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Leading UCSB Molecular Biologist Appointed to Endowed Chair in Biotechnology

Tuesday, June 19, 2007 - 17:00
Santa Barbara, CA

Daniel Morse, a renowned UC Santa Barbara professor of molecular genetics and biochemistry, is the first scholar appointed to the Wilcox Family Chair in Biotechnology.

The Wilcox professorship was established recently with a $700,000 gift from Gary and Susan Wilcox, who are both distinguished UCSB alumni, volunteer leaders, and longtime campus benefactors.

Morse, who also is director of the Institute for Collaborative Biotechnologies, said he was humbled and deeply grateful to the Wilcox family and to UCSB for the honor.

"Gary Wilcox has set a shining example of pioneering leadership in biotechnology that I've been privileged to know personally and follow closely for more than three decades," Morse said.

"It's an example that I have admired and held out as an inspiration to my students.

Indeed, Gary transformed the field of molecular genetics when, as a graduate student and postdoctoral researcher in our department at UCSB, he revealed the mechanism of ‘positive control' of gene expression, a mechanism we know today to be a major driver of development, cellular differentiation, and disease.

It is a special privilege and an honor for me to follow in his exciting footsteps."

Endowed chairs are highly prized academic positions that enable a university to attract and retain distinguished scholars and to develop more fully a field of study by providing ongoing financial support for enhanced research and instruction.

Morse received his B.A. in biochemistry from Harvard University in 1963 and his Ph.D. in Molecular Biology from Albert Einstein College of Medicine in 1967.

He conducted postdoctoral studies in molecular genetics at Stanford University.

He served as the Silas Arnold Houghton Associate Professor of Microbiology and Molecular Genetics at Harvard Medical School before coming to UC Santa Barbara in 1972.

Morse has been the recipient of a Career Development Award from the National Institutes of Health and a Faculty Research Award from the American Cancer Society.

He also has been honored as a Distinguished Faculty Scholar by the Woods Hole Oceanographic Institution and served as a Visiting Professor in Japan and at the University of Paris.

He was elected a Regents Fellow of the Smithsonian Institution and a Fellow of the American Association for the Advancement of Science.

Morse was also named to the 2006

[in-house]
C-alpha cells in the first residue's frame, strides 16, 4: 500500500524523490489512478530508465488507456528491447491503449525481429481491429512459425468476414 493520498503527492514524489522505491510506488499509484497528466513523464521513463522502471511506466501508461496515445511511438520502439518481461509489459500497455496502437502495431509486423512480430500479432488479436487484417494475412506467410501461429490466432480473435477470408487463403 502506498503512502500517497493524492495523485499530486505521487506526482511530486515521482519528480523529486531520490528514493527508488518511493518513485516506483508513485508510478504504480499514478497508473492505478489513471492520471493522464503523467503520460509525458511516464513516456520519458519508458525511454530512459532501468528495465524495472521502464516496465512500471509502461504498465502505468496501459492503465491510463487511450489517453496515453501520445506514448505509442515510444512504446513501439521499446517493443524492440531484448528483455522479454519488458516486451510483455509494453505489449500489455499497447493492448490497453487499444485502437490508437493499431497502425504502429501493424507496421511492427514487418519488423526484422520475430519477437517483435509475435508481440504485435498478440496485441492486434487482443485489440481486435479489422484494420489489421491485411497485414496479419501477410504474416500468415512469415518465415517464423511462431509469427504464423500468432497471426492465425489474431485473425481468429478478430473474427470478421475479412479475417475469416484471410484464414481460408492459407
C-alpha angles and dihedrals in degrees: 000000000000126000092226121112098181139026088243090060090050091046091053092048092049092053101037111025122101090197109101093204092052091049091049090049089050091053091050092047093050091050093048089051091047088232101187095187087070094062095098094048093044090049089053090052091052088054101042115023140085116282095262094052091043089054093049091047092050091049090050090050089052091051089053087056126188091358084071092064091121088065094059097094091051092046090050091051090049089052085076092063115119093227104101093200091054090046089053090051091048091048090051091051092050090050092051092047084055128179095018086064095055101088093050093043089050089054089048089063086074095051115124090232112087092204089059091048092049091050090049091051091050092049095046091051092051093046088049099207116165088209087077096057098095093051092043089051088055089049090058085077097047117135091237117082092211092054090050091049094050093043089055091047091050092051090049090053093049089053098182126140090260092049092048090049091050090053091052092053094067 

"Scientific American 50," the magazine's annual list of individuals, groups, and companies that have demonstrated outstanding technological leadership through pioneering research.

Scientific American recognized him for his innovative research developing biologically inspired routes to nanostructured semiconductor thin films.

Morse discovered that by putting molecules that mimic the enzyme that makes silica in a marine sponge onto metallic surfaces, his research team could create catalytic templates for growing nanostructured semiconductor films inexpensively. "Inspiration from a lowly marine sponge may eventually yield more powerful batteries," the magazine noted.

Gary and Susan Wilcox each earned three degrees from UCSB.

She holds a B.A. in mathematics and master's and doctoral degrees in economics.

He has a B.A. in biology and master's and doctoral degrees in molecular biology and biochemistry.

Gary Wilcox is a trustee of The UCSB Foundation and currently chairman of the board of a start-up antiviral drug discovery company.

Previously, he was executive vice president of operations of ICOS Corporation in Bothell, Washington, and earlier he co-founded International Genetic Engineering, serving as its chairman, president, and CEO until its merger with XOMA Corporation in 1989.

From 1974 until 1984, Wilcox was a professor of microbiology at UCLA and a member of the campus' Molecular Biology Institute.

He is the author of more than 70 scientific papers and holds 15 patents.

Susan Wilcox is active in financial analysis and investing and has assisted in several start-up biotechnology companies.

She plays a leadership role in various charity and volunteer organizations while competing in golf tournaments throughout the Pacific Northwest.

She previously served as an adjunct professor of economics at Pepperdine University and worked for Atlantic Richfield Company from 1974-1983.

The couple resides in Mill Creek, Washington.

Daniel Morse
Institute for Collaborative Biotechnologies